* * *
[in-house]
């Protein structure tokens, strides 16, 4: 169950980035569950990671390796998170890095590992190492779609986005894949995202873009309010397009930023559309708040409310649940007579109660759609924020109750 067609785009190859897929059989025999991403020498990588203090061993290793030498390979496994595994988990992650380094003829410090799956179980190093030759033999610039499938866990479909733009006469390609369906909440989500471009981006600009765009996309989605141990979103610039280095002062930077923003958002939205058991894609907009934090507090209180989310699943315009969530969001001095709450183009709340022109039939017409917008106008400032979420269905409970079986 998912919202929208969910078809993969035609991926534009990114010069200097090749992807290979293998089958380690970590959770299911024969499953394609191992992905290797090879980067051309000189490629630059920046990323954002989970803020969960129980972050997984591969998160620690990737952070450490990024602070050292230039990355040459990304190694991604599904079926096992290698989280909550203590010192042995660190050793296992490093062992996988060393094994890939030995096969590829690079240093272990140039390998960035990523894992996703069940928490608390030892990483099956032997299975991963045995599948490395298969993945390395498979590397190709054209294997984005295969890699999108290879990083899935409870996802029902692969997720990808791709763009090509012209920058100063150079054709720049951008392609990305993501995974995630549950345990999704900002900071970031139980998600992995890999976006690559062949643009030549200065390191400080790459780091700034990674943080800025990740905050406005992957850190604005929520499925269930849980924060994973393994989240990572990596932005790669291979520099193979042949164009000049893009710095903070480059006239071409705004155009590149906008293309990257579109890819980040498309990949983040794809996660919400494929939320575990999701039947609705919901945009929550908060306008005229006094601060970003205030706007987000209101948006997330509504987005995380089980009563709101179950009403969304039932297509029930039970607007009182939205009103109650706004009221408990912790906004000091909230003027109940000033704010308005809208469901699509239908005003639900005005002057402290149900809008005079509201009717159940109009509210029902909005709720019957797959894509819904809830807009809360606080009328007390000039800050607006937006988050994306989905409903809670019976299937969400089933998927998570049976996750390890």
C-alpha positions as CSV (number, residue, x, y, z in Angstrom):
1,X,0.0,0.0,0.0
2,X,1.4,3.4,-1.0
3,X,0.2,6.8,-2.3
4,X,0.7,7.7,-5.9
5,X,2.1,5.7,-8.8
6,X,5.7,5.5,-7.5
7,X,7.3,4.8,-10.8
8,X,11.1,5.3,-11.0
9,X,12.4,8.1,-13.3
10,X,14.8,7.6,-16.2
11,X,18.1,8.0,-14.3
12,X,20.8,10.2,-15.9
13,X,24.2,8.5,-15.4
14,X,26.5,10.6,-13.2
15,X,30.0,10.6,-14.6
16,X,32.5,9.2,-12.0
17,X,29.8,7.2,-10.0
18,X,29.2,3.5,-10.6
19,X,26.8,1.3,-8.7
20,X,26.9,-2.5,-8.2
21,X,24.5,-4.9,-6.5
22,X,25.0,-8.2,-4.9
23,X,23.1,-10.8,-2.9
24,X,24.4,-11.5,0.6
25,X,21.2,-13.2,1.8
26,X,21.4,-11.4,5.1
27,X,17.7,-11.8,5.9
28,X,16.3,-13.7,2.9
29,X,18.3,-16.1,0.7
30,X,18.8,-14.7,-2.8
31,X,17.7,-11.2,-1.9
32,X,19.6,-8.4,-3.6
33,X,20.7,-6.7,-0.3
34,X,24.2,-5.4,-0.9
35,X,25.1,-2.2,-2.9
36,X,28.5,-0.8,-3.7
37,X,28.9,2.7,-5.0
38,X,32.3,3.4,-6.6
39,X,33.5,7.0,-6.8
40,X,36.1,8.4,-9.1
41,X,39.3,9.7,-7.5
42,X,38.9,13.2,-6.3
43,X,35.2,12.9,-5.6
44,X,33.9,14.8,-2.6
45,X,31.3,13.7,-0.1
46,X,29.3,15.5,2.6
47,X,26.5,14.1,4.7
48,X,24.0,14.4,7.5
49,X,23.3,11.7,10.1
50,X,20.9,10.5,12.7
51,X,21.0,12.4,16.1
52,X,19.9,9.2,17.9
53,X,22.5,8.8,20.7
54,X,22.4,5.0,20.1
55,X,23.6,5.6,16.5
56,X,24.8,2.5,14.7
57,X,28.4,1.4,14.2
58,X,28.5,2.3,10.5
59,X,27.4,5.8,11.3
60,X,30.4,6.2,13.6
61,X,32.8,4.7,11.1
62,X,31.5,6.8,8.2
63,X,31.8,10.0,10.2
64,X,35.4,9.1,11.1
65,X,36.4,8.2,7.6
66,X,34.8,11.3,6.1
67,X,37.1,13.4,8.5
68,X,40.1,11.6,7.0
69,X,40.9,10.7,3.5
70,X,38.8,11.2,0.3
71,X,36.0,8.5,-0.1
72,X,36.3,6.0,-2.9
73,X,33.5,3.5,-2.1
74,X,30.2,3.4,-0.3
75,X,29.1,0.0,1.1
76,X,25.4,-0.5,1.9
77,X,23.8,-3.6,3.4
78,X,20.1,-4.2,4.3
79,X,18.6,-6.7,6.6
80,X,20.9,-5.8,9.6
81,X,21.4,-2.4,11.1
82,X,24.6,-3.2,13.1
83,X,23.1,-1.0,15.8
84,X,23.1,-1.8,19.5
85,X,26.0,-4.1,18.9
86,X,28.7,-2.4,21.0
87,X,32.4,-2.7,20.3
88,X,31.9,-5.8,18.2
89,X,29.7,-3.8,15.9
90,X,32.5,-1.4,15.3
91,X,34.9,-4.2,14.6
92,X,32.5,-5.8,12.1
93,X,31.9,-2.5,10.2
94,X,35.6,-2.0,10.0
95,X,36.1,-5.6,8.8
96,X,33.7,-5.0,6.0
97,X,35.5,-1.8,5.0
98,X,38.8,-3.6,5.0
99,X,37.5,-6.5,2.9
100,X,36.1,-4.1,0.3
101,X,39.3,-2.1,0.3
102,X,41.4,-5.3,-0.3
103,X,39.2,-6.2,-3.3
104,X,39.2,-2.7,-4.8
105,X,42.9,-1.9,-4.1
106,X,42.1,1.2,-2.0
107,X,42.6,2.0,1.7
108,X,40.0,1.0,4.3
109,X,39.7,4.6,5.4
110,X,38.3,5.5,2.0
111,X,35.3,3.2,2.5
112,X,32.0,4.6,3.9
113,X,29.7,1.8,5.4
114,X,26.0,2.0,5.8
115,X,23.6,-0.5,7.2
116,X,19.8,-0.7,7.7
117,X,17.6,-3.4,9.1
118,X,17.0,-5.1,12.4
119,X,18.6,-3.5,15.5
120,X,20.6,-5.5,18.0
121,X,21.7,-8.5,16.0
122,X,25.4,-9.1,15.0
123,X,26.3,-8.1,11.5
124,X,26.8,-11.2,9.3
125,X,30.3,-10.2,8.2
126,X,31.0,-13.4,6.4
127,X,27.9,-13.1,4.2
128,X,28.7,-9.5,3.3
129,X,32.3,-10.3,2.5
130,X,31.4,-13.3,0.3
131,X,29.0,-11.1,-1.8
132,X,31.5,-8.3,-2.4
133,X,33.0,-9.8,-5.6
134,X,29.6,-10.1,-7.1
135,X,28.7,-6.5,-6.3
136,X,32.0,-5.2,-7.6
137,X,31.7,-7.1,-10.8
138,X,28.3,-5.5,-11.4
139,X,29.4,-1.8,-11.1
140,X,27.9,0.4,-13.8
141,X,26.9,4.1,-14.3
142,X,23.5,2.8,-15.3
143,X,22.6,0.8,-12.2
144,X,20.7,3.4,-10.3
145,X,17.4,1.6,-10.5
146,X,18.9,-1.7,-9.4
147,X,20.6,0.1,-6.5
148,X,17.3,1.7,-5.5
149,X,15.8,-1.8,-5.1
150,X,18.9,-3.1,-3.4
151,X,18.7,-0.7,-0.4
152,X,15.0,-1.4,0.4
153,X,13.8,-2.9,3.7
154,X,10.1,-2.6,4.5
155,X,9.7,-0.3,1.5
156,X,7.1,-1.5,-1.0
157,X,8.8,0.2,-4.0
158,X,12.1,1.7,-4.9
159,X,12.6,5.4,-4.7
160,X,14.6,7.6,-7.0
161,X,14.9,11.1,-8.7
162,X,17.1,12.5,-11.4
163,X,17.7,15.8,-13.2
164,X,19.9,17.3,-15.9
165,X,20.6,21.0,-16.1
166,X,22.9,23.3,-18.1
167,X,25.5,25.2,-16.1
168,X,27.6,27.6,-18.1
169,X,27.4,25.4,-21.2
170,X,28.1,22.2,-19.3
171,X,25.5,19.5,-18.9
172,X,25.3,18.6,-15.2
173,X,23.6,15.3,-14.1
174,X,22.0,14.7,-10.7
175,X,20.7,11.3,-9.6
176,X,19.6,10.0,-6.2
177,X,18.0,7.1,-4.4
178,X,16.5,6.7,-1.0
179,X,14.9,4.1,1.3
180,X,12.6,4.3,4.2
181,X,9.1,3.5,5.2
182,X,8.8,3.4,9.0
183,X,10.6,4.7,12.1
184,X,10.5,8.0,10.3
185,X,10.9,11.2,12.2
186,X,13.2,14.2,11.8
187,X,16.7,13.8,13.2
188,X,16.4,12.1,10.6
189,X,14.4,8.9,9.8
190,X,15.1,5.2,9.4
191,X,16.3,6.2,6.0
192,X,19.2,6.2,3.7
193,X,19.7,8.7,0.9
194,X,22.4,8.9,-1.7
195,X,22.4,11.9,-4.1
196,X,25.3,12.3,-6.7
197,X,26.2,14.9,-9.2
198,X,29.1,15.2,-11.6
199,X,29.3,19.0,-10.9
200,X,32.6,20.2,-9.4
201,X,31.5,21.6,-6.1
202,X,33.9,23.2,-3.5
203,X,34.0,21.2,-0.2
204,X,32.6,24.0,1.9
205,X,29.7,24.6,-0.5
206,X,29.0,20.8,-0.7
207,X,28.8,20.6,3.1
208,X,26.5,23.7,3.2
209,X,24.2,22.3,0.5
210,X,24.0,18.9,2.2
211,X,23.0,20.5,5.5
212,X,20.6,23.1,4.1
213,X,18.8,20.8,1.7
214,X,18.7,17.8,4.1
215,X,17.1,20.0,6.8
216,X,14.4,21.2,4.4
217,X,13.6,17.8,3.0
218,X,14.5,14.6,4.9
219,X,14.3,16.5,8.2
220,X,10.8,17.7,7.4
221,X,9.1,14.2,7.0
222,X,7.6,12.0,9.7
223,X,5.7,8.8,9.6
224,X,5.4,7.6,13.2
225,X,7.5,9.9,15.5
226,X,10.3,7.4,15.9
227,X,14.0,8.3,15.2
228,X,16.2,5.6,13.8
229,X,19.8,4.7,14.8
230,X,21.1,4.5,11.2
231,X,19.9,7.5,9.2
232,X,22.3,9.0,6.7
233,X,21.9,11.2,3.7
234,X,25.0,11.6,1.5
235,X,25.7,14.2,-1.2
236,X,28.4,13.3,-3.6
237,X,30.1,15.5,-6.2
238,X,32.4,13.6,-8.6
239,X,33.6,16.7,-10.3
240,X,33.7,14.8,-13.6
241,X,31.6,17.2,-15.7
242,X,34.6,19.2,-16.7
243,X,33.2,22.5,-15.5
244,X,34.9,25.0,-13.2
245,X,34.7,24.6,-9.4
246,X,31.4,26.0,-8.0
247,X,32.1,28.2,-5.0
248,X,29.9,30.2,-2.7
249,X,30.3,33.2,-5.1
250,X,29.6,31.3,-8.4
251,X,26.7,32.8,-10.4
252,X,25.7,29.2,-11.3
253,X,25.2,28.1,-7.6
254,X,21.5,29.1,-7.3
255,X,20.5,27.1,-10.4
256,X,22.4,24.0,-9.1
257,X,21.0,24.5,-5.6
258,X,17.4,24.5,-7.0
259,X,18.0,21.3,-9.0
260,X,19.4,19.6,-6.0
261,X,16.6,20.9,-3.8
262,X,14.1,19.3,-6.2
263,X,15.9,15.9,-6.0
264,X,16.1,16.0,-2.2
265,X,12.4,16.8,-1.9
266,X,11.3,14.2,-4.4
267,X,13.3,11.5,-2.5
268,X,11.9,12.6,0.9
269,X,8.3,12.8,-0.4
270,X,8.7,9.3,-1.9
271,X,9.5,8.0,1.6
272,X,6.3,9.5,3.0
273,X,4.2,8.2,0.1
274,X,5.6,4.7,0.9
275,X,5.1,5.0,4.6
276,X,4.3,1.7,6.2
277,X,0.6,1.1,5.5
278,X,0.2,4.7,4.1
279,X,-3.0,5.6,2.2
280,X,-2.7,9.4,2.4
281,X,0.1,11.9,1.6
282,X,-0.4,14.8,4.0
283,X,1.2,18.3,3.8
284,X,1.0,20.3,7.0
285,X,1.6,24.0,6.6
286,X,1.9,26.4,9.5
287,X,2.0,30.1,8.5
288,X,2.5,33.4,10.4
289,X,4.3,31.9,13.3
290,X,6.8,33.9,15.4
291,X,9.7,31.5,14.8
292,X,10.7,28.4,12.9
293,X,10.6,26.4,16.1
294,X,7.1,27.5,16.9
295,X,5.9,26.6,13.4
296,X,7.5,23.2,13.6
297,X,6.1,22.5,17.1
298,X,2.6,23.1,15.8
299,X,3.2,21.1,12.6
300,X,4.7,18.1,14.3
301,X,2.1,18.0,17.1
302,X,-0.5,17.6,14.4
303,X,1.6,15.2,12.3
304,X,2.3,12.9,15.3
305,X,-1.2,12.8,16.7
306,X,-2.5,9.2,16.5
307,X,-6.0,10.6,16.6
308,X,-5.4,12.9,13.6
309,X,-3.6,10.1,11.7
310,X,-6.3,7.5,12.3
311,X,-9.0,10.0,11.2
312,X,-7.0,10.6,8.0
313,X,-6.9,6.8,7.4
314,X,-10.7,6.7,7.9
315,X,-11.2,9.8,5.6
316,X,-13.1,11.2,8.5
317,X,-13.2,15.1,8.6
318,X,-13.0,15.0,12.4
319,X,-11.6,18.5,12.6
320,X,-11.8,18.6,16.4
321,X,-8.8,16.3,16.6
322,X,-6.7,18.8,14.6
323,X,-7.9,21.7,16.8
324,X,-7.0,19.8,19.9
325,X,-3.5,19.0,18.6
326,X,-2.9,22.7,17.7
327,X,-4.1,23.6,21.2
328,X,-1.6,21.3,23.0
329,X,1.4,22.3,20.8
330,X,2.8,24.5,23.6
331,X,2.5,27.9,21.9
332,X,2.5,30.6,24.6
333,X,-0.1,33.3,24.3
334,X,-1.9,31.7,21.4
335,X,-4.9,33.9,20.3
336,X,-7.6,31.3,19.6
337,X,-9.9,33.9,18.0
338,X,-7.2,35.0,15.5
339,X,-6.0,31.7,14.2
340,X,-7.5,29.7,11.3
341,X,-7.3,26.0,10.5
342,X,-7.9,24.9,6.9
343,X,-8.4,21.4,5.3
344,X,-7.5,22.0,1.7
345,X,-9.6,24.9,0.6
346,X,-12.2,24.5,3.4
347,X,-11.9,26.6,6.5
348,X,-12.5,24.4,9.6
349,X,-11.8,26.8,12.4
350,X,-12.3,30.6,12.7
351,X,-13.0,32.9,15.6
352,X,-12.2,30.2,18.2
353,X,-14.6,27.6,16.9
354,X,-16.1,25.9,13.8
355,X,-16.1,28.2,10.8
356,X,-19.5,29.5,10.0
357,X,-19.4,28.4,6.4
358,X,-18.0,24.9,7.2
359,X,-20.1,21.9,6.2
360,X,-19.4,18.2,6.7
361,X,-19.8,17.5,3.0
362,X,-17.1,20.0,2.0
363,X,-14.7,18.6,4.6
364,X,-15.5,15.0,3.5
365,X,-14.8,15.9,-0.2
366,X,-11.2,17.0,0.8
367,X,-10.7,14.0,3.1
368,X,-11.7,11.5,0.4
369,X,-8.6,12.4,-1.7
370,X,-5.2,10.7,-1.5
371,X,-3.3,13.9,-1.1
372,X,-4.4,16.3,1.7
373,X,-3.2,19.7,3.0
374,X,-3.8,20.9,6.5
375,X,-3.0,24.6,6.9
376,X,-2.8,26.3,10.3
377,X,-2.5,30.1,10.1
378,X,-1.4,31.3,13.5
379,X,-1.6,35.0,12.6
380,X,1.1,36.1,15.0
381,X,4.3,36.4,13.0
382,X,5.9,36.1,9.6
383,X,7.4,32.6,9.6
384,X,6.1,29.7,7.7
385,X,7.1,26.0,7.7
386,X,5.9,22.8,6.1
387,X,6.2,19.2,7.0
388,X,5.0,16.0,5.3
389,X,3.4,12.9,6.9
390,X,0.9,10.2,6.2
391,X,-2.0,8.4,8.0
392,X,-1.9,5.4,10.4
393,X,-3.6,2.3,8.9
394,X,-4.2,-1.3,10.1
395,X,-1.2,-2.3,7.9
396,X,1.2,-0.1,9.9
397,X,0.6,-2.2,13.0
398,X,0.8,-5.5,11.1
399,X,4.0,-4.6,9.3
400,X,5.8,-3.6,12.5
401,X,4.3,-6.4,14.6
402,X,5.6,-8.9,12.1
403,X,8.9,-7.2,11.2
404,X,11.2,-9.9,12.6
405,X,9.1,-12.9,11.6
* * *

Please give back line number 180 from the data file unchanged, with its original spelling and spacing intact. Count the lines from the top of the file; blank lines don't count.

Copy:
177,X,18.0,7.1,-4.4